Youngkin reverses course on plans to build first SMR in Southwest Virginia

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ABINGDON, Va. (WJHL) — For some time, Virginia leaders have touted Southwest Virginia as the prime location for the state’s first small modular nuclear reactors (SMR). On Thursday, Governor Glenn Youngkin told reporters that dream is no longer a reality.

“I do firmly believe that Virginia will still be the first state to actually operate a small modular reactor in a commercial fact, in a commercial fashion. If Southwest Virginia is the best place for that, then that’s what we’ll find out,” Youngkin told reporters. “But as of today, the site work in all of that has really been focused on spots other than in Southwest Virginia.”

But one local energy leader said he wasn’t surprised by the governor’s reversal, especially given that other parts of the state already have stronger nuclear infrastructure.

“It does make sense that as we go to the first (SMR), that it might be better to put it on a site that’s already approved, is already conducting nuclear energy generation, has the infrastructure there, has all the talent, skills,” Southwest Virginia Energy Research and Development Authority Chair Mike Quillen told News Channel 11.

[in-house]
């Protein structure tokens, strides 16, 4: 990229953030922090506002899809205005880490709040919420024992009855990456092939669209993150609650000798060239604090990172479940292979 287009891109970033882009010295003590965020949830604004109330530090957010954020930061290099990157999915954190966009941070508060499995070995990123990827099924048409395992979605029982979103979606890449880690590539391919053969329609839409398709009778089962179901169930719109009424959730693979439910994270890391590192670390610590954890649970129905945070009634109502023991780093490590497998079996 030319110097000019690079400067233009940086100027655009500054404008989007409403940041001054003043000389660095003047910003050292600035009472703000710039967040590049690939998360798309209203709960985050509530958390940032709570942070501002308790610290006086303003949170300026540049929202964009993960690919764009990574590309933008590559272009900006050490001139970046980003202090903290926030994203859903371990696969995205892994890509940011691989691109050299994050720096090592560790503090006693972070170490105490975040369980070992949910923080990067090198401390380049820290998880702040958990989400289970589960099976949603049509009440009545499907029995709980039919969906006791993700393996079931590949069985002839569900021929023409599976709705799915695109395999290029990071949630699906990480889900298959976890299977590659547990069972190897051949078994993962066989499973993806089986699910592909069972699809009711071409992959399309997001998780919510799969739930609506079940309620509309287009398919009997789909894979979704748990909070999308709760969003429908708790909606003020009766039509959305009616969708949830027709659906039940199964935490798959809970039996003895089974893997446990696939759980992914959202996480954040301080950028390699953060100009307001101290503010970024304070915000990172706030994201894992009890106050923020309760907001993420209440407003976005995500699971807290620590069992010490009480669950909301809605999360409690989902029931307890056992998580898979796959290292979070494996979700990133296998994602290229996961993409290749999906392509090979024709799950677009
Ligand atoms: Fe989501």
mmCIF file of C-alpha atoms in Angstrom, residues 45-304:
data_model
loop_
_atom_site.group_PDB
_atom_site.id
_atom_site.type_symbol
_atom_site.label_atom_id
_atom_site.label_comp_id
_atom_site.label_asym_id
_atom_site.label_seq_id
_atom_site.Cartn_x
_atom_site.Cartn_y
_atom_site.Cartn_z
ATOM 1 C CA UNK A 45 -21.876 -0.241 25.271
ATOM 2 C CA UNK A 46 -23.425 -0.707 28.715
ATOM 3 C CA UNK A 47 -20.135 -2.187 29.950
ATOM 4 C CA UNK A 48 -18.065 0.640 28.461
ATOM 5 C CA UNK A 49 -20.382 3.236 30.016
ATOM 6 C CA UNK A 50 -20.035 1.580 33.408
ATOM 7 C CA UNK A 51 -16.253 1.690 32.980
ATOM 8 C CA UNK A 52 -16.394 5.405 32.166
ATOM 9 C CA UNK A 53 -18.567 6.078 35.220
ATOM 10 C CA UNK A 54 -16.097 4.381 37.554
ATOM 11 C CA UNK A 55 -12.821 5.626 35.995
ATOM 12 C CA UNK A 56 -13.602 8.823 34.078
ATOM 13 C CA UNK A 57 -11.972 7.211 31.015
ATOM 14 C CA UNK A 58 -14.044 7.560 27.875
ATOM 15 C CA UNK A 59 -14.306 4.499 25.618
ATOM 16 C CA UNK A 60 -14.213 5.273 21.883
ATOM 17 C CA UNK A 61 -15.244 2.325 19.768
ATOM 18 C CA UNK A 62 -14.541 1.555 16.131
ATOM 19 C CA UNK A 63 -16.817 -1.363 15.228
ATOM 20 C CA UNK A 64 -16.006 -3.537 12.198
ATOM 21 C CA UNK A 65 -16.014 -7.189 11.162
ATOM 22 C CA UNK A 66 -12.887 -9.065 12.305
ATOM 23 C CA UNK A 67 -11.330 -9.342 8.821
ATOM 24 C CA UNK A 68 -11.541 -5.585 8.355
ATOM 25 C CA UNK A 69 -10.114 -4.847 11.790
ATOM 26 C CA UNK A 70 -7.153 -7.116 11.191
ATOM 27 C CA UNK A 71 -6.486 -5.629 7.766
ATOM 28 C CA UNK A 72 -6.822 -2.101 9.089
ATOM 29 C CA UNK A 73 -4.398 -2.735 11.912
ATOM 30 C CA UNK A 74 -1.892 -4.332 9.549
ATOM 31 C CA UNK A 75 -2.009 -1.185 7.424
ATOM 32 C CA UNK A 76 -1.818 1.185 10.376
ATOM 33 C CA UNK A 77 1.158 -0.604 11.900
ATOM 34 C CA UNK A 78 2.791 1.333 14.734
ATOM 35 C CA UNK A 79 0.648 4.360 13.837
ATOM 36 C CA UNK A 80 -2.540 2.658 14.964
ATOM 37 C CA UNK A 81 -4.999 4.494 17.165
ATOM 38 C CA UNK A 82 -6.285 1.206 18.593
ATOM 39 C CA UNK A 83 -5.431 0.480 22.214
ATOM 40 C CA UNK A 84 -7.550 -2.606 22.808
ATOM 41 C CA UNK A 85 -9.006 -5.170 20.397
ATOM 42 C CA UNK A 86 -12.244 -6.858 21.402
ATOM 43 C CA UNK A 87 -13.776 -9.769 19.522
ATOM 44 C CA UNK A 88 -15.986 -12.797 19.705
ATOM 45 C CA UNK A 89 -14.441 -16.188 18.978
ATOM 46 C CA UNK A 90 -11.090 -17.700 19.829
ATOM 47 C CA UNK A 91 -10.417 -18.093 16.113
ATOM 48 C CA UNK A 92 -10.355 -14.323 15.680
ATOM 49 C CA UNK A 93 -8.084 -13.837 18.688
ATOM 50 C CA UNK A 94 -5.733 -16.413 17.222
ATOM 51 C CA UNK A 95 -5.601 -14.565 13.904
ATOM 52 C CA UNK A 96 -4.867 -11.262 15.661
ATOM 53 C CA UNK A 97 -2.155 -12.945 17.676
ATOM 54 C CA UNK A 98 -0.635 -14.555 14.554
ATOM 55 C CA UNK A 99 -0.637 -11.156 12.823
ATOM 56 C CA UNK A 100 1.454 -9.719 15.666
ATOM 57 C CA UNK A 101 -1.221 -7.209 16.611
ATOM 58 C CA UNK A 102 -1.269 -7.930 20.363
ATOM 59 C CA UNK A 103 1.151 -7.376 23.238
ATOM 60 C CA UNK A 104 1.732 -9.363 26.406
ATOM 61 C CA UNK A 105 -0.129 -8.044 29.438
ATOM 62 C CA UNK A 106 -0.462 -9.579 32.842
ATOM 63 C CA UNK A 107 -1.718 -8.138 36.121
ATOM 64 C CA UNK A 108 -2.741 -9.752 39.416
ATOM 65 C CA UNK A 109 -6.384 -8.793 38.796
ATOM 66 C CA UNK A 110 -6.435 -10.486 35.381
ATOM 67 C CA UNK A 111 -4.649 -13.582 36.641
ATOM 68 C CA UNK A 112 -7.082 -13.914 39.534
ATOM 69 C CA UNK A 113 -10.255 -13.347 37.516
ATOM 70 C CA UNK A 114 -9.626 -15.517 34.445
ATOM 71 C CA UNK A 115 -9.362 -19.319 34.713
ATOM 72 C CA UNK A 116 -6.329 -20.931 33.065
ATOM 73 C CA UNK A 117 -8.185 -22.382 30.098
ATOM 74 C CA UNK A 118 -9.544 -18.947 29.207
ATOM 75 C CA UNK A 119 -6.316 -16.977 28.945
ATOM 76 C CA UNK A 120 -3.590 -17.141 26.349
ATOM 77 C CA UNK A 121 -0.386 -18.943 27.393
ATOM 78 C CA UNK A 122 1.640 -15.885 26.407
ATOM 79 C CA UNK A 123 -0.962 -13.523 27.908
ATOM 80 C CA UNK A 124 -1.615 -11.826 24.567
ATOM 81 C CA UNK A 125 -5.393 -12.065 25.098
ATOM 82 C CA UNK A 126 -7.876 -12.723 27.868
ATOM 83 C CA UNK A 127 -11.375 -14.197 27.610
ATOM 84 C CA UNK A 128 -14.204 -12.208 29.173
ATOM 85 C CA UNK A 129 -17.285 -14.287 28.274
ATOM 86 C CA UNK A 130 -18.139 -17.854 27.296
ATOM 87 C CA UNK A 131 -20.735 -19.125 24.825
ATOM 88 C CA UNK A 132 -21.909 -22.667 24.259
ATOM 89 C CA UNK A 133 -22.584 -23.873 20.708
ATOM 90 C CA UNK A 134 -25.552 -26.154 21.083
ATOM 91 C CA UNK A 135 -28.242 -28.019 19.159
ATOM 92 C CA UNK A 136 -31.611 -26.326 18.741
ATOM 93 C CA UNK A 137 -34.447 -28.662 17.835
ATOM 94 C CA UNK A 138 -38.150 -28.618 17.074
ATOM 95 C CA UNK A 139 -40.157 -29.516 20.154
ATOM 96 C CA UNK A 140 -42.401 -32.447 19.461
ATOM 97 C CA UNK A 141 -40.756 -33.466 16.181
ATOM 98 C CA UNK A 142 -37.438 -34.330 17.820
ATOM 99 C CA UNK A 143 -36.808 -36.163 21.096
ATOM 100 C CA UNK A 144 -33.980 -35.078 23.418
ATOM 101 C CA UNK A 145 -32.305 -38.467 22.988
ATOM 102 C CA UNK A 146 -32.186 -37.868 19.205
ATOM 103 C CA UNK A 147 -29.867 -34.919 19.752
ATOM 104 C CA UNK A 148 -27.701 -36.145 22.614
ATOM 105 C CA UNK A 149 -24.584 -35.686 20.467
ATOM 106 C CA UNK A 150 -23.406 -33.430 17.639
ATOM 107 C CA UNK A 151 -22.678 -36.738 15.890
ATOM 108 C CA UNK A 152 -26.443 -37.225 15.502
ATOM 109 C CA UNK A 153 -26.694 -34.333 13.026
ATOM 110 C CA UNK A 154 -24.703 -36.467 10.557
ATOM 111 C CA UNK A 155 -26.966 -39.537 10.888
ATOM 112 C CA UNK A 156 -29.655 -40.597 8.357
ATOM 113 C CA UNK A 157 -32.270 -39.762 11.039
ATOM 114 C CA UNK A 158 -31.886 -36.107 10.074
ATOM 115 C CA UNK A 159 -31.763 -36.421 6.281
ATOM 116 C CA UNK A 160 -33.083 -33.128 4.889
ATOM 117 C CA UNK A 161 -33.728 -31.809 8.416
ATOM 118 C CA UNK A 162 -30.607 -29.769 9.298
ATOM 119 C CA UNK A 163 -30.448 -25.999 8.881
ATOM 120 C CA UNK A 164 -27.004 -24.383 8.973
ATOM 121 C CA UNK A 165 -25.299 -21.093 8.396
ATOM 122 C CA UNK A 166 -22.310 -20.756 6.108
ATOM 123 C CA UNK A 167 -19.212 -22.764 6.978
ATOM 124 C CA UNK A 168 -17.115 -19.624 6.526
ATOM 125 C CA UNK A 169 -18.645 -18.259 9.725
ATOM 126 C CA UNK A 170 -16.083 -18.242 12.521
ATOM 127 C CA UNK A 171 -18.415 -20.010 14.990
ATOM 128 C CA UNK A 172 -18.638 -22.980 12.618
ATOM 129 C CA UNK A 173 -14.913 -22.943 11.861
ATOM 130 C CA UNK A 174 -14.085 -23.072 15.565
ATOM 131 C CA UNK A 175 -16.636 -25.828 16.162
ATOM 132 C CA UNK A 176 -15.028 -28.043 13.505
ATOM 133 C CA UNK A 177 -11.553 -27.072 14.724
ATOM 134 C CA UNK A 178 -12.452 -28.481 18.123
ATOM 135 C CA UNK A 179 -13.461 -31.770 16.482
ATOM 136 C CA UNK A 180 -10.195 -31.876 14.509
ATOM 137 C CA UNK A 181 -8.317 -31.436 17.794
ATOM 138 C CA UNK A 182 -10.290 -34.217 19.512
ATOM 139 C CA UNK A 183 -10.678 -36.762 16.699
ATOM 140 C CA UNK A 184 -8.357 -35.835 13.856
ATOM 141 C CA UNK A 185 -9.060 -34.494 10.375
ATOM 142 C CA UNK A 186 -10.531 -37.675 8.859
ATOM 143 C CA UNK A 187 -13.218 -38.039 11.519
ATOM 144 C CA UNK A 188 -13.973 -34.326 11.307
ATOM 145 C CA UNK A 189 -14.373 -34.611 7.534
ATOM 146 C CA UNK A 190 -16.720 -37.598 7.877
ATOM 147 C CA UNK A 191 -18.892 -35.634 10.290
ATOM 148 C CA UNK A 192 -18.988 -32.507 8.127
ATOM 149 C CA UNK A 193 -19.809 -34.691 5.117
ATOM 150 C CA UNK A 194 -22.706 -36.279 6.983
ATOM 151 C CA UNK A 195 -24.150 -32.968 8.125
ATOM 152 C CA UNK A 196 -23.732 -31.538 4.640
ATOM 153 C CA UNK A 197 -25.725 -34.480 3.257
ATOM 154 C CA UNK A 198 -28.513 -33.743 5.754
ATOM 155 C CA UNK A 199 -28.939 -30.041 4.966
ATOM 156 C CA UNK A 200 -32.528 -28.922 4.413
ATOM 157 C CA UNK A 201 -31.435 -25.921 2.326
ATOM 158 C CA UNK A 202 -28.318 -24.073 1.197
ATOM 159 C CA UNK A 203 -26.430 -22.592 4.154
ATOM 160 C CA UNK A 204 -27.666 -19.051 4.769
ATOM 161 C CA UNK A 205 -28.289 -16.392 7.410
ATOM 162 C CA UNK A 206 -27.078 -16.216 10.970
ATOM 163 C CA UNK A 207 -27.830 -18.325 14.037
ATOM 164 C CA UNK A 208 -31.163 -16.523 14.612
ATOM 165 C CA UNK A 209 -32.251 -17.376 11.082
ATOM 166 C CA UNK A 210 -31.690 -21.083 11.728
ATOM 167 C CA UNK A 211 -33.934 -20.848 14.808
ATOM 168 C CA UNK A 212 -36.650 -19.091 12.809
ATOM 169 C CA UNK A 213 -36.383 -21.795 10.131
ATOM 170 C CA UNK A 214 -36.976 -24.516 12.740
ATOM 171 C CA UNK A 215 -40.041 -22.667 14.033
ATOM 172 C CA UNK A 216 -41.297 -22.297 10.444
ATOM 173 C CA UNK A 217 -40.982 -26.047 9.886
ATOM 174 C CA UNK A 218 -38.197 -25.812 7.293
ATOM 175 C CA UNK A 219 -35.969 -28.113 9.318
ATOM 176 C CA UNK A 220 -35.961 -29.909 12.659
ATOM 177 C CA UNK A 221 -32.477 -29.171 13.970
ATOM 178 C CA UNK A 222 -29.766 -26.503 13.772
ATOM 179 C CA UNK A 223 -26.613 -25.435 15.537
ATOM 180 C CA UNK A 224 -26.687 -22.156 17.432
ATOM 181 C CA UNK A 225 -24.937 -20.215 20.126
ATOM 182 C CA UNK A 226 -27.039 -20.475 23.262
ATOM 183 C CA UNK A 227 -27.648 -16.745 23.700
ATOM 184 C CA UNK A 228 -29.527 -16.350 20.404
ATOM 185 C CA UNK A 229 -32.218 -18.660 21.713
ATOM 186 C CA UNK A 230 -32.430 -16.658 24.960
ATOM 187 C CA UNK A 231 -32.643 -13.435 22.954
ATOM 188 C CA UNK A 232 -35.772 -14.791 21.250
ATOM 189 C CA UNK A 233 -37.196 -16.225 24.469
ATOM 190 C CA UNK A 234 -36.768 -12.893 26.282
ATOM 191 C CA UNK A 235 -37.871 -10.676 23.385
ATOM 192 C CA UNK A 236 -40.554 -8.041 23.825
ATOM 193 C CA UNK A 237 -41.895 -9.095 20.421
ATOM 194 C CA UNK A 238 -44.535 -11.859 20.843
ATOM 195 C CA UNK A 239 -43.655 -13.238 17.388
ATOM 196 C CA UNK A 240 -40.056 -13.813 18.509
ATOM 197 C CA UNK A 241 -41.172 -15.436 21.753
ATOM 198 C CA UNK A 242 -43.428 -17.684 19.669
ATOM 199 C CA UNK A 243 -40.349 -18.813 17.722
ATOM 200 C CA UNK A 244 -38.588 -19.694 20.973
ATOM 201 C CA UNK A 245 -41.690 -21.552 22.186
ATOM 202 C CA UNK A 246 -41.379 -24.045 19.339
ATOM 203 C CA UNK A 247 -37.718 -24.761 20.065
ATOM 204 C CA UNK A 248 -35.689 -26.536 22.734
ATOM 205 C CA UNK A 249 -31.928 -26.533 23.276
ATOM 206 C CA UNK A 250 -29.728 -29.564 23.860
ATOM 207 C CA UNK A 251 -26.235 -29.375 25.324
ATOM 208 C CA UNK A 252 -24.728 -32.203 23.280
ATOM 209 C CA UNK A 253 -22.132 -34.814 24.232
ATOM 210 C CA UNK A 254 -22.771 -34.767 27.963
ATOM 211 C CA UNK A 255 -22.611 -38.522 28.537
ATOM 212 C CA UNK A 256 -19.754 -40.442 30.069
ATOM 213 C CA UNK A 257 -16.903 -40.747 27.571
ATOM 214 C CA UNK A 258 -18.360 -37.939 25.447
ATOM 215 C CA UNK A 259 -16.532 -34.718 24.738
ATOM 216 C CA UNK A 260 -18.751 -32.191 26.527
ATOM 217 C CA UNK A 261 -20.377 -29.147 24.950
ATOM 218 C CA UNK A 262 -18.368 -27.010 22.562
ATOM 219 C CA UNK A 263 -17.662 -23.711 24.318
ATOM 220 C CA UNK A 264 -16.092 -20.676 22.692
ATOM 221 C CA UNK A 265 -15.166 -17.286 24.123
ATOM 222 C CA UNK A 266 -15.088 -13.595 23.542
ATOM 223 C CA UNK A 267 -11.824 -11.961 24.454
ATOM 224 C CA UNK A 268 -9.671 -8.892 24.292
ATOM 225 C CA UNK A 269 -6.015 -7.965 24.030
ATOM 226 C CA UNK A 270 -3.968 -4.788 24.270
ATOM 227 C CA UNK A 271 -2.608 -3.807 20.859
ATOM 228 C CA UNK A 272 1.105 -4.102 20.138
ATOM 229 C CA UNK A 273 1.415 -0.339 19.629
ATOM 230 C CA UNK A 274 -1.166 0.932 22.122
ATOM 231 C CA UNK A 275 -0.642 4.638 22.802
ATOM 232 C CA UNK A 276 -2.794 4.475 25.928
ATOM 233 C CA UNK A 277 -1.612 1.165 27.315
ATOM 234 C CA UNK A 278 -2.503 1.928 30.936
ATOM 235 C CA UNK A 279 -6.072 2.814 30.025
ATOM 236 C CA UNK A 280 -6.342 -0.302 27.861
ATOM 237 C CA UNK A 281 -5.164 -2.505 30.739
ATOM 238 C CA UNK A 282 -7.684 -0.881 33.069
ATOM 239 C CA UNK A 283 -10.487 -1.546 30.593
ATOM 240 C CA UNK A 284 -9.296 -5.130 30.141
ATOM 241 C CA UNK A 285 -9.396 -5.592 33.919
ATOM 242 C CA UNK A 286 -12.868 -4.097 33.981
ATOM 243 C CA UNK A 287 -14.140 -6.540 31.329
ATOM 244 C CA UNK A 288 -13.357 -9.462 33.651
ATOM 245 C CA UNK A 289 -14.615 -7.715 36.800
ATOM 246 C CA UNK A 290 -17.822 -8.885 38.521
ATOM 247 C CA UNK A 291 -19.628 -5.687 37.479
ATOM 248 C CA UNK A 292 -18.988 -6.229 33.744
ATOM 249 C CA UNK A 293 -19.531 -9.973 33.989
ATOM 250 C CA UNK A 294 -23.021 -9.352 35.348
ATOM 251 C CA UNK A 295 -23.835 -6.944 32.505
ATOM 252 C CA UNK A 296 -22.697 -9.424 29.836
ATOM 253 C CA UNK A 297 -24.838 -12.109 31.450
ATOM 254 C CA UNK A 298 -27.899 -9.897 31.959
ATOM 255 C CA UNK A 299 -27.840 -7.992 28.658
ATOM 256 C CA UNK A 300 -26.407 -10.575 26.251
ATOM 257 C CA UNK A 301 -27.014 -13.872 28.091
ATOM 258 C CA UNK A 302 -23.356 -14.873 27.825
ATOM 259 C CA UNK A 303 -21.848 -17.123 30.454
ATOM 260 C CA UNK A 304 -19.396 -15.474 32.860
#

Dominion Energy currently operates two nuclear power stations in Surry and North Anna.

Though Southwest Virginia likely won’t be first to the table on SMRs, Quillen said that doesn’t rule them out completely.

“We’ve done two studies now about the benefits that we have, and we’re trying to get the word out that we have great workers, we have great assets,” Quillen said.

Regional leaders are still investing resources in studying the nuclear industry. Tuesday, the LENOWISCO Planning District Commission released a supply chain study aimed at giving the region a “road map” to taking advantage of the growing nuclear sector.

Citing Department of Energy data, the report projects that, “the establishment of new nuclear projects yields 2.5-3.5 indirect and induced jobs for every direct job within the surrounding region.”

Quillen said the growth potential posed by nuclear, alongside the growing energy needs as data centers begin locating in Virginia, makes it worth pursuing—despite concerns from environmental groups.

“We are conscious of the stigma that people say, ‘Well, you know, you can put something that nobody else wants in the coalfields,'” Quillen said. “That’s not this at all. We’re saying that if it comes here, it would be because of the advantages we have with water, with land and with people. Not because nobody else would take it. “

When asked which locations were being considered for the first SMR, Youngkin declined to give specifics.

“It’s still very early days,” Youngkin said.

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